Militarization of Police

What's Going On in New Haven?


New Haven has been having some problems with its nightlife. So they're sending out the SWAT team.

For a moment, employees at a St. John Street cabaret said, they thought they were being robbed when masked gunmen with assault rifles stormed in Monday night.

It quickly became clear, however — as bartenders, patrons and exotic dancers were ordered to the floor and handcuffed — that they were part of some type of raid.

Police had a warrant for a suspected marijuana operation, but it was in a different portion of a 15,000-square foot building that housed several businesses. They just went ahead and raided them all.

"I work hard to run a clean operation," said Johnny, the owner, who didn't want his last name used. "They came in here like gangbusters and put guns on people. They know we're clean."

One person was arrested on cocaine-related charges, but Hoffman said it was an on-site arrest, not because of the search warrant.

"These guys are no joke," said one eyewitness who was at the raid and like other patrons, staff and "handcuffed, naked strippers," was prone on the floor.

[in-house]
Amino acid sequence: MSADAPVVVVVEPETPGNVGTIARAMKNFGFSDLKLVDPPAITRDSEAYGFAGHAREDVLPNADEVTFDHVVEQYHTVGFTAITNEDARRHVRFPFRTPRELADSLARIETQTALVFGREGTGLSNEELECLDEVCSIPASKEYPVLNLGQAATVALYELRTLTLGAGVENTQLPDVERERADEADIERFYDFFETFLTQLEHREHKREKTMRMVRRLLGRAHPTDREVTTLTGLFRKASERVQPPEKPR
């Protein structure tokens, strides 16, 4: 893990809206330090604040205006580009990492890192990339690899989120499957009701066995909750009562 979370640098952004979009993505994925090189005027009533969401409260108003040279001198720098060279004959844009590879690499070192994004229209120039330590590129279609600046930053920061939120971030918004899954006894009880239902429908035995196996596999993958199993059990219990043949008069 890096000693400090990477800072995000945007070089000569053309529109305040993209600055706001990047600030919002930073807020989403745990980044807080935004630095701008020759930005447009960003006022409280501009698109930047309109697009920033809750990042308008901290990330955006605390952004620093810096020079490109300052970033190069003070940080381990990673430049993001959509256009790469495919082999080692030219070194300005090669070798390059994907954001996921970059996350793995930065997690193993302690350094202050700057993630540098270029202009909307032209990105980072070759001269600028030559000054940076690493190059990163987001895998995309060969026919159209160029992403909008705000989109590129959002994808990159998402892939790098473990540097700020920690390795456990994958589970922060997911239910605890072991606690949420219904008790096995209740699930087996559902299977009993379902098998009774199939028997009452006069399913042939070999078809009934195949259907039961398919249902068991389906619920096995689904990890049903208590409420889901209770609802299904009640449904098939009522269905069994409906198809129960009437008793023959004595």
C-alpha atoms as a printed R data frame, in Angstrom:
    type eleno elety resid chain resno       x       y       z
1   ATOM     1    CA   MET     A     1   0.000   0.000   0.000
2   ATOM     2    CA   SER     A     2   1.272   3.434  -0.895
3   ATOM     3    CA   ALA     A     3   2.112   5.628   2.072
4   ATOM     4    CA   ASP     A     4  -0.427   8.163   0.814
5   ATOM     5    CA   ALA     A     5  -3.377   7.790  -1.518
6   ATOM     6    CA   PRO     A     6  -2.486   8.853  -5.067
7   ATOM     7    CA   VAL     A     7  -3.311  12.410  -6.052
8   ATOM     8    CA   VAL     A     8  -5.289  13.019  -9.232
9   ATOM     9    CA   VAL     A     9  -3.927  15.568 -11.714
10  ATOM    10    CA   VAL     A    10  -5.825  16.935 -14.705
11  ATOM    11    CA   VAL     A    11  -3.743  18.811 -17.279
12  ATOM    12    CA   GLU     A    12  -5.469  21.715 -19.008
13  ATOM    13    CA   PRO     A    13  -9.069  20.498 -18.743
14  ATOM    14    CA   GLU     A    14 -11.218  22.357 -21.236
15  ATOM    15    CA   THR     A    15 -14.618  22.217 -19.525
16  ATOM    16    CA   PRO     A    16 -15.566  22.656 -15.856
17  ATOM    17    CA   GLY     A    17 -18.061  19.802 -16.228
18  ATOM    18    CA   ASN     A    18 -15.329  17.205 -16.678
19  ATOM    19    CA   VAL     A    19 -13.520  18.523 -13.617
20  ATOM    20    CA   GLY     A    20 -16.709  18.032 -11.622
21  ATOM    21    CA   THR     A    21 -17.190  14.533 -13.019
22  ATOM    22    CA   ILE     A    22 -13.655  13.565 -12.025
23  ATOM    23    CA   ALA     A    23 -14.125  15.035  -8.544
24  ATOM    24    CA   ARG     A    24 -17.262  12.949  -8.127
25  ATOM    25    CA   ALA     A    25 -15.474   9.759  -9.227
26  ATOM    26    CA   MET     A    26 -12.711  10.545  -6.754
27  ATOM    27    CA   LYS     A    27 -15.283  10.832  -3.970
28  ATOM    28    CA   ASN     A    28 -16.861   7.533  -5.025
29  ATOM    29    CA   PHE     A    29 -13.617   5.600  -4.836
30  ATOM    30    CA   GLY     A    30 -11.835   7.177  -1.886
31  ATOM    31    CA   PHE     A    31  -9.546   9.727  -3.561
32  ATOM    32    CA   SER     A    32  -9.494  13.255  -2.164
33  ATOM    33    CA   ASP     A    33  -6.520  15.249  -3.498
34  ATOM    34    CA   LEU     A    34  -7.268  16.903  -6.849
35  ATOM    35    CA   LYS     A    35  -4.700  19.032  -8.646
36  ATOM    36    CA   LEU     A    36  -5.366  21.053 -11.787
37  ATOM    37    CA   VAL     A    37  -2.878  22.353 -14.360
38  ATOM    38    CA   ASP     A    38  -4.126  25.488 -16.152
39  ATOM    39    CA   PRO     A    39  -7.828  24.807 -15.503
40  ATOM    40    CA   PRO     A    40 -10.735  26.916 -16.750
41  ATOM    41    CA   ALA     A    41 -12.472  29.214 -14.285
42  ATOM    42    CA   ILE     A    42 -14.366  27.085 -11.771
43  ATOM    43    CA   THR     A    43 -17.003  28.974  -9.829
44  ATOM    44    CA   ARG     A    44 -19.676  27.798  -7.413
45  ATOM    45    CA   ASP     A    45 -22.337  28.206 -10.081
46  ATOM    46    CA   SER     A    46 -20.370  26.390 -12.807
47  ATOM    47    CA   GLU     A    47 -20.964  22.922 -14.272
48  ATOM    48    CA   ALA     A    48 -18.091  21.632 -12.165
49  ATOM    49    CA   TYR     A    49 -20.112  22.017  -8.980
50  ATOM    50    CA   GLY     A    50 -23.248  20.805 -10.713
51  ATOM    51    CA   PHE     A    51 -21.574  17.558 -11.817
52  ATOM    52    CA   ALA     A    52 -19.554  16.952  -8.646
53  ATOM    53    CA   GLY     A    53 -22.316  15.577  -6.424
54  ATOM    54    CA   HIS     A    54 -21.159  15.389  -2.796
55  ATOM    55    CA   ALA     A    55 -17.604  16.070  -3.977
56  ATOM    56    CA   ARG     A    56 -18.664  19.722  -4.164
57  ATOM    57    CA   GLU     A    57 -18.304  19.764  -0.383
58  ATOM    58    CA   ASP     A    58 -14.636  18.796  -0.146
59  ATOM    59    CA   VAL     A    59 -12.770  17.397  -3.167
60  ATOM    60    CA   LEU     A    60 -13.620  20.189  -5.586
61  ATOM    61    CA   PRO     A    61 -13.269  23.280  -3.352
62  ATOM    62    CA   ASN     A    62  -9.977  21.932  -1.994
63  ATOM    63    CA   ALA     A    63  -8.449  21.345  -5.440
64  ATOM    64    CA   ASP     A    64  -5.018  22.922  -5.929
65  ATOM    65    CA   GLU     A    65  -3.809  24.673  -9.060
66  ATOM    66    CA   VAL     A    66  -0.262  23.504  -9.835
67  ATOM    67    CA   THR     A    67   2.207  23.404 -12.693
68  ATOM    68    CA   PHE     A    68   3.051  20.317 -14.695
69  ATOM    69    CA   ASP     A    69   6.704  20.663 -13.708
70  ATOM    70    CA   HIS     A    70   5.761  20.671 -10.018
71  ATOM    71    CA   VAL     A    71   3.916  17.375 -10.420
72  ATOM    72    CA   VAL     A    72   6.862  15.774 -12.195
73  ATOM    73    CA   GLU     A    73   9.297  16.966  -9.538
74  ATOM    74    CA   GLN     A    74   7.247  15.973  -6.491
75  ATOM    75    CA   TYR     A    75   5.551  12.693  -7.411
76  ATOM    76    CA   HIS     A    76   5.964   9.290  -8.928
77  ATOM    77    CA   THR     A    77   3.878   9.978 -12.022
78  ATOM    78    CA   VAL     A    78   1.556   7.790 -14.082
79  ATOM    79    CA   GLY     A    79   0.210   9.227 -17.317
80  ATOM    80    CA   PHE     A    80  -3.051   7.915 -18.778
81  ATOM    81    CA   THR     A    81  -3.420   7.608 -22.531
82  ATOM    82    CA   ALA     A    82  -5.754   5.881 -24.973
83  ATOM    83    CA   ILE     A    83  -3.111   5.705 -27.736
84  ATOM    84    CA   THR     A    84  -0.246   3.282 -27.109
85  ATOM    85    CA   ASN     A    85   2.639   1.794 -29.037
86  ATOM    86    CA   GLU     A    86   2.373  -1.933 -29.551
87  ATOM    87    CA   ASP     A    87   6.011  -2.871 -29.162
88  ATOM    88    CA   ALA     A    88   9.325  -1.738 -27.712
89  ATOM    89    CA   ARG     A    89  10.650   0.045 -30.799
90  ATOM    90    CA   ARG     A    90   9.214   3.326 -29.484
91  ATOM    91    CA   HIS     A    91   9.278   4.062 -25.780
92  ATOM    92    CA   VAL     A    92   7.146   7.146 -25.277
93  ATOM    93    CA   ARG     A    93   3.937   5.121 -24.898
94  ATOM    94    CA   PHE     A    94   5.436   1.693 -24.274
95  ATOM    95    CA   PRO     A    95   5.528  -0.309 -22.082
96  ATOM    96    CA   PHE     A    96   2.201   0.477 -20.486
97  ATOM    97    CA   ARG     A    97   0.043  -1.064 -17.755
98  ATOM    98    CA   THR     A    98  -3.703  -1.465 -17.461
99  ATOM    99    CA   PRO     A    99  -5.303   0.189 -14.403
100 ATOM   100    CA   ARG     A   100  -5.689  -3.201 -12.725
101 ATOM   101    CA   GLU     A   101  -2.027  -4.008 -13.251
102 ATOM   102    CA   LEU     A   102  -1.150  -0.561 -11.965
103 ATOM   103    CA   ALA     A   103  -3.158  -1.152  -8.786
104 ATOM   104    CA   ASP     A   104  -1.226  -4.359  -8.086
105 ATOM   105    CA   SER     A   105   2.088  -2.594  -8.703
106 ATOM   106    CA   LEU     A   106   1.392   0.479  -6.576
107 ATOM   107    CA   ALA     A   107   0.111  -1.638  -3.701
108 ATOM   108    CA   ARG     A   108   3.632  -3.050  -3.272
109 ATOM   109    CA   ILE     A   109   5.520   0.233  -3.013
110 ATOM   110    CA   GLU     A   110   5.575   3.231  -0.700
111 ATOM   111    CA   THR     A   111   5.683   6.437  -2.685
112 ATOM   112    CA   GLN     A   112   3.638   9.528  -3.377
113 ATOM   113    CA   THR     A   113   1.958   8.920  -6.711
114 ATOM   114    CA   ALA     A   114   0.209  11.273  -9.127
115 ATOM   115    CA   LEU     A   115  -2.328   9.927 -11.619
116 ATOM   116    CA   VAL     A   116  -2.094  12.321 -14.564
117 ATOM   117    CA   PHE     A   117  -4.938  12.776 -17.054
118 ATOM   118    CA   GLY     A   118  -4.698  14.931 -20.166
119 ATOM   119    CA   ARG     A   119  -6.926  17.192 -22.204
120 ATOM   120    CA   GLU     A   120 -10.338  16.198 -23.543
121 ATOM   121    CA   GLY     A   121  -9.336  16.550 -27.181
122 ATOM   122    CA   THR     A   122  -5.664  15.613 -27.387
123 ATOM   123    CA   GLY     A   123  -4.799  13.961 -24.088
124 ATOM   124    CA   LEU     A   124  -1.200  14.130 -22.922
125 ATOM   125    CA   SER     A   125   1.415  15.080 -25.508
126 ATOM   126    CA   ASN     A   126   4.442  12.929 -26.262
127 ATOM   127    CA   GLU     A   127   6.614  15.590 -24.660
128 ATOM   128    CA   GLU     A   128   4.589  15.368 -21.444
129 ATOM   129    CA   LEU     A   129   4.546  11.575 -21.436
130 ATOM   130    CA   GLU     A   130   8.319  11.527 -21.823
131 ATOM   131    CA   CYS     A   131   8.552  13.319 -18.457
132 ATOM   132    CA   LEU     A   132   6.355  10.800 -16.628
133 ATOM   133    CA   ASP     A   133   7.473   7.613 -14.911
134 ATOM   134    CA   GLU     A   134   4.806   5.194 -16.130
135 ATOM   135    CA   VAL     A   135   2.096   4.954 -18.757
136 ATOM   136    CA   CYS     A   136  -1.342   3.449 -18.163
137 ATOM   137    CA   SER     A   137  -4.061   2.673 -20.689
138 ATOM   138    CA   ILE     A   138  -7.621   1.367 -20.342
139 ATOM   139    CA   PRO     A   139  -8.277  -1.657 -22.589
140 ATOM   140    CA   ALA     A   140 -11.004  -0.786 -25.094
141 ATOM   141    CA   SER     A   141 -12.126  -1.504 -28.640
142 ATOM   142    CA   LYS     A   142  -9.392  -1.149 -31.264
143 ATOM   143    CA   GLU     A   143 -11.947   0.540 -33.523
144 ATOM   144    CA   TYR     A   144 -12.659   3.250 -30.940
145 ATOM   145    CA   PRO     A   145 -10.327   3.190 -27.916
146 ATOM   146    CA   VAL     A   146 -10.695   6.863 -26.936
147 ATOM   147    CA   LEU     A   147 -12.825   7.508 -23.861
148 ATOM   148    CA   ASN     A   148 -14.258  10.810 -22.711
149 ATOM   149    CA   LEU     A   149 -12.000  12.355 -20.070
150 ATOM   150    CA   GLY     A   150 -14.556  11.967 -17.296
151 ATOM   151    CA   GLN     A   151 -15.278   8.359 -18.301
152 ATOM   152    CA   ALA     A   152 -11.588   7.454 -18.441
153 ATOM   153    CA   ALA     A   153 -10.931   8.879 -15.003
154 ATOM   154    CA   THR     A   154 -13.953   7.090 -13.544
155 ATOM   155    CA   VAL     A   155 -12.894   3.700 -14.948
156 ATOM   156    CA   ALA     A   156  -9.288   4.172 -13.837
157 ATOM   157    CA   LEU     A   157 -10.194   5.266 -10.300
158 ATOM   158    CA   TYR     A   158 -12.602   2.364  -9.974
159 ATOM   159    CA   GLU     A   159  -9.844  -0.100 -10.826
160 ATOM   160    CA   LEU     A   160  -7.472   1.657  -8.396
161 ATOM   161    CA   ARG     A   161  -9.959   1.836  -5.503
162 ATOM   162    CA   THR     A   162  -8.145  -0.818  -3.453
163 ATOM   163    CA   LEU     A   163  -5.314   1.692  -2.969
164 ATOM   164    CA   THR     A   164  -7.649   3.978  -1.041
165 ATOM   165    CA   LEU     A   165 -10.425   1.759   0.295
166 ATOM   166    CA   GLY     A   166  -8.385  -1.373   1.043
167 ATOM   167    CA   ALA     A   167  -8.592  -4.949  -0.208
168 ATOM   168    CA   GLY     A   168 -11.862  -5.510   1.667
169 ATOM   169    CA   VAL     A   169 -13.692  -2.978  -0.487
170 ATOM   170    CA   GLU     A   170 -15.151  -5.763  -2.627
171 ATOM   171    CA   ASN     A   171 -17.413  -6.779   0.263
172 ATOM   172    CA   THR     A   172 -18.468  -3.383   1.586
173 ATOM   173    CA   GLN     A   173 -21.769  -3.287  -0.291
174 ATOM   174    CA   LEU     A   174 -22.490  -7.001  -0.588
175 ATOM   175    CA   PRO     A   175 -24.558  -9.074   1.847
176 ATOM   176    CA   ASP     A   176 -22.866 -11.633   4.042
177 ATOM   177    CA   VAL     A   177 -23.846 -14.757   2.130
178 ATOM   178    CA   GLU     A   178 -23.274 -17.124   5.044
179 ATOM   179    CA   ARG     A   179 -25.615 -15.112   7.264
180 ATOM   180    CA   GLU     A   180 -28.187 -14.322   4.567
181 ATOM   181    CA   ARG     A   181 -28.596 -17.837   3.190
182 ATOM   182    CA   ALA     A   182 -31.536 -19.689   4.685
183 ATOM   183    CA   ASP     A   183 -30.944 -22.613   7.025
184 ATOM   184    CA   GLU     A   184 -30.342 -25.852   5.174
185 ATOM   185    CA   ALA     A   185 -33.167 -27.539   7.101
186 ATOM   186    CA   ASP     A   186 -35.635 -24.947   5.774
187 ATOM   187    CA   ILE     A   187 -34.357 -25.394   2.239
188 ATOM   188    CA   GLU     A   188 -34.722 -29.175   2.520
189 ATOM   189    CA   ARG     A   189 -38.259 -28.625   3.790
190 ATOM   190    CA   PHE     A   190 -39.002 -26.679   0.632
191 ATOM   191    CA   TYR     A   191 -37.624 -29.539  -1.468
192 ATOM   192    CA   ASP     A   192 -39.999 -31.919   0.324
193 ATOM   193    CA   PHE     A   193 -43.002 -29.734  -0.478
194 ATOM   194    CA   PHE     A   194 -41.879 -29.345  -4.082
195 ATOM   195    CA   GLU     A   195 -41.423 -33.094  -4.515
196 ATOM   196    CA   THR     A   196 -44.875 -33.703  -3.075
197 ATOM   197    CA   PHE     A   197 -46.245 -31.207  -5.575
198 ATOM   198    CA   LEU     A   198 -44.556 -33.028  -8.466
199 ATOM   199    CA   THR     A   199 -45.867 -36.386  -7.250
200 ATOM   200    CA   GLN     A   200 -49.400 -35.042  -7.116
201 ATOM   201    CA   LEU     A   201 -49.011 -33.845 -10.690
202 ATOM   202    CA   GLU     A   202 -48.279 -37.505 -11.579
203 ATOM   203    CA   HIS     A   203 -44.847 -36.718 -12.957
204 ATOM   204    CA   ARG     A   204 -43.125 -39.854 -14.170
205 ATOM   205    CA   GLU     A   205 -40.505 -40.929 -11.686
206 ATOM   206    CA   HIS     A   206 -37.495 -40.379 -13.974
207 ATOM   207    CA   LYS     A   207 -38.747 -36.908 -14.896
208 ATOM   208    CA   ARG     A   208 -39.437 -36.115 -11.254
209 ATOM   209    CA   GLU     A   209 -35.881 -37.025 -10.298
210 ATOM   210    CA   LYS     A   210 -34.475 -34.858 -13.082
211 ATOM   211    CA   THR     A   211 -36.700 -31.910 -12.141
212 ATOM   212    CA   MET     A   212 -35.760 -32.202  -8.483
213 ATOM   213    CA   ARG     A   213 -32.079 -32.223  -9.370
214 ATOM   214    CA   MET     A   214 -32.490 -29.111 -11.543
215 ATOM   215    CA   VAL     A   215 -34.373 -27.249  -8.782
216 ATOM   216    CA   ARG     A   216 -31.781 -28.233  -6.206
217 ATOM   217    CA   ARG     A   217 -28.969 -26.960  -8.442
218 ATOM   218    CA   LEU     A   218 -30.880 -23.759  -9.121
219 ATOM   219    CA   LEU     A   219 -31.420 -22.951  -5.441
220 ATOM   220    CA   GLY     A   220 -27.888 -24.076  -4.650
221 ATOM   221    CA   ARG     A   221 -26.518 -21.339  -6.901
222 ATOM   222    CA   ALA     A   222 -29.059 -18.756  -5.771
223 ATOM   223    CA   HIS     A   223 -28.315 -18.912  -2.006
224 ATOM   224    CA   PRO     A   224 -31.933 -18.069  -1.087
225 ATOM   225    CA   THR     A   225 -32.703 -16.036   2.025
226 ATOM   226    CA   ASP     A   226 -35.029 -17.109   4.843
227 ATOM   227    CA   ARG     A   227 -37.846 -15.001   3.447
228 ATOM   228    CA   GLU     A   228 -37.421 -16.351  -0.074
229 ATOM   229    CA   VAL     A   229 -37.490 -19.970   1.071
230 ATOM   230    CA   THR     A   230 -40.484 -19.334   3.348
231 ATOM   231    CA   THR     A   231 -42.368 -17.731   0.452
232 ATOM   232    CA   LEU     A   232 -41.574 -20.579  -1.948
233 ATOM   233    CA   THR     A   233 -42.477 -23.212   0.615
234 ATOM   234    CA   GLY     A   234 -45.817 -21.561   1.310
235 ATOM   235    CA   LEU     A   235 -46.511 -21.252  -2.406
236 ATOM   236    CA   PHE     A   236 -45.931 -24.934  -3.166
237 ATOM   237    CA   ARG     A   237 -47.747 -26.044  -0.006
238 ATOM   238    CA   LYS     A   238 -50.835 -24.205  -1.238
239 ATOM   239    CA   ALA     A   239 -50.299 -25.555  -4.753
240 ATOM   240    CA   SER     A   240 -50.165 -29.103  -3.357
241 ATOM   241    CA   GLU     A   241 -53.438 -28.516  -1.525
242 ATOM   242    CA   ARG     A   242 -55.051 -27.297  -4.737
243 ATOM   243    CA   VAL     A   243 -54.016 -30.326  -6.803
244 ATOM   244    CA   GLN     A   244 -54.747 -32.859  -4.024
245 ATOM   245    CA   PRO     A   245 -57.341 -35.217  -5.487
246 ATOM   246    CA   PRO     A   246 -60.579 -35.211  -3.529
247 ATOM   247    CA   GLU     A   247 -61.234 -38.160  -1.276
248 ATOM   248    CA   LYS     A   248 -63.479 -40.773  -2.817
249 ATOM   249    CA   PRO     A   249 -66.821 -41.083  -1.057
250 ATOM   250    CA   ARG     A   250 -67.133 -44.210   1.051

He saw agents charging in, some in masks.

"Battering rams, bulletproof shields, assault rifles. They had 30 to 35 people on the floor in cuffs and this whole building was locked down in a matter of three or four minutes," the man said, not wanting to provide his name.

This comes a few weeks after New Haven police sent the SWAT team to raid a bar where there was suspected underage drinking.

Police arrested five Yale students, including one who ended up in the hospital after officers Tased and subdued him. Police said the student was kicking and punching three officers. Eyewitnesses said a cop punched and kicked and Tased the student with no provocation beyond a request to make a phone call, while other students were threatened with arrest if they used cell phone cameras or sent text messages, according to this story and this story in the Yale Daily News.

"It was beyond overreaction. They were like storm troopers," claimed John Carta, attorney for the club's owner, Rommerro Farrah. Click here to read a letter he sent Monday to the police chief.

The incident occurred a week after similar complaints followed the arrest of a Quinnipiac University student who was video-recording an arrest outside Toad's Place. The video captured both a bouncer and a cop ordering him to put away his cell phone camera. Chief Limon said the student was arrested not for taking the video, but for disobeying police commands and interfering with an investigation and with his friend's arrest.

More on the student raids here and here.